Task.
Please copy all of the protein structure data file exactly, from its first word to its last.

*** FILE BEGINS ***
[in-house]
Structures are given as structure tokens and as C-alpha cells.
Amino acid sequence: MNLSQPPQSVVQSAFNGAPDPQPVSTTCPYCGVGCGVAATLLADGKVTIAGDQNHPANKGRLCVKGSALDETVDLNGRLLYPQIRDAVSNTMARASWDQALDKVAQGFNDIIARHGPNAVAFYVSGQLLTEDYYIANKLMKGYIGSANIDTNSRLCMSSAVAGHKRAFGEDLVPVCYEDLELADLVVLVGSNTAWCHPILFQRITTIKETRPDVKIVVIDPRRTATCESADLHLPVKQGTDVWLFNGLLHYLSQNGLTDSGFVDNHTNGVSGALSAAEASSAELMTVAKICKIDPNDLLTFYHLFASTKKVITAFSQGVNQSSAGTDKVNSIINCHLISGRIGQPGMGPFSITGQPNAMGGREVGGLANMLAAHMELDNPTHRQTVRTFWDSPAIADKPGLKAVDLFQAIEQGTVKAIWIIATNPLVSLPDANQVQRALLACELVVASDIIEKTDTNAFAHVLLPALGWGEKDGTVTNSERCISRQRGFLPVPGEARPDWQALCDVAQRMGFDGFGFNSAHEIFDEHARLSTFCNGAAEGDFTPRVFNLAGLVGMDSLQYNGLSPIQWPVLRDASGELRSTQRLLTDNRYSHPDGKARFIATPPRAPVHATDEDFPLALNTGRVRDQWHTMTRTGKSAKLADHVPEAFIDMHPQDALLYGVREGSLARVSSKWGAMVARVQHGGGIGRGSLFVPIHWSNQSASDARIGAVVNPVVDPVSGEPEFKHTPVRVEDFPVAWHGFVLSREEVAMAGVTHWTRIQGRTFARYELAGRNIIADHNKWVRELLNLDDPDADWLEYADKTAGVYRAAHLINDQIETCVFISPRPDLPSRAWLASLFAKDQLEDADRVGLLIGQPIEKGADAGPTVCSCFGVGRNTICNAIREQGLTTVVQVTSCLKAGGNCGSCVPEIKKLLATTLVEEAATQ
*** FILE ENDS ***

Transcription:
[in-house]
Structures are given as structure tokens and as C-alpha cells.
Amino acid sequence: MNLSQPPQSVVQSAFNGAPDPQPVSTTCPYCGVGCGVAATLLADGKVTIAGDQNHPANKGRLCVKGSALDETVDLNGRLLYPQIRDAVSNTMARASWDQALDKVAQGFNDIIARHGPNAVAFYVSGQLLTEDYYIANKLMKGYIGSANIDTNSRLCMSSAVAGHKRAFGEDLVPVCYEDLELADLVVLVGSNTAWCHPILFQRITTIKETRPDVKIVVIDPRRTATCESADLHLPVKQGTDVWLFNGLLHYLSQNGLTDSGFVDNHTNGVSGALSAAEASSAELMTVAKICKIDPNDLLTFYHLFASTKKVITAFSQGVNQSSAGTDKVNSIINCHLISGRIGQPGMGPFSITGQPNAMGGREVGGLANMLAAHMELDNPTHRQTVRTFWDSPAIADKPGLKAVDLFQAIEQGTVKAIWIIATNPLVSLPDANQVQRALLACELVVASDIIEKTDTNAFAHVLLPALGWGEKDGTVTNSERCISRQRGFLPVPGEARPDWQALCDVAQRMGFDGFGFNSAHEIFDEHARLSTFCNGAAEGDFTPRVFNLAGLVGMDSLQYNGLSPIQWPVLRDASGELRSTQRLLTDNRYSHPDGKARFIATPPRAPVHATDEDFPLALNTGRVRDQWHTMTRTGKSAKLADHVPEAFIDMHPQDALLYGVREGSLARVSSKWGAMVARVQHGGGIGRGSLFVPIHWSNQSASDARIGAVVNPVVDPVSGEPEFKHTPVRVEDFPVAWHGFVLSREEVAMAGVTHWTRIQGRTFARYELAGRNIIADHNKWVRELLNLDDPDADWLEYADKTAGVYRAAHLINDQIETCVFISPRPDLPSRAWLASLFAKDQLEDADRVGLLIGQPIEKGADAGPTVCSCFGVGRNTICNAIREQGLTTVVQVTSCLKAGGNCGSCVPEIKKLLATTLVEEAATQ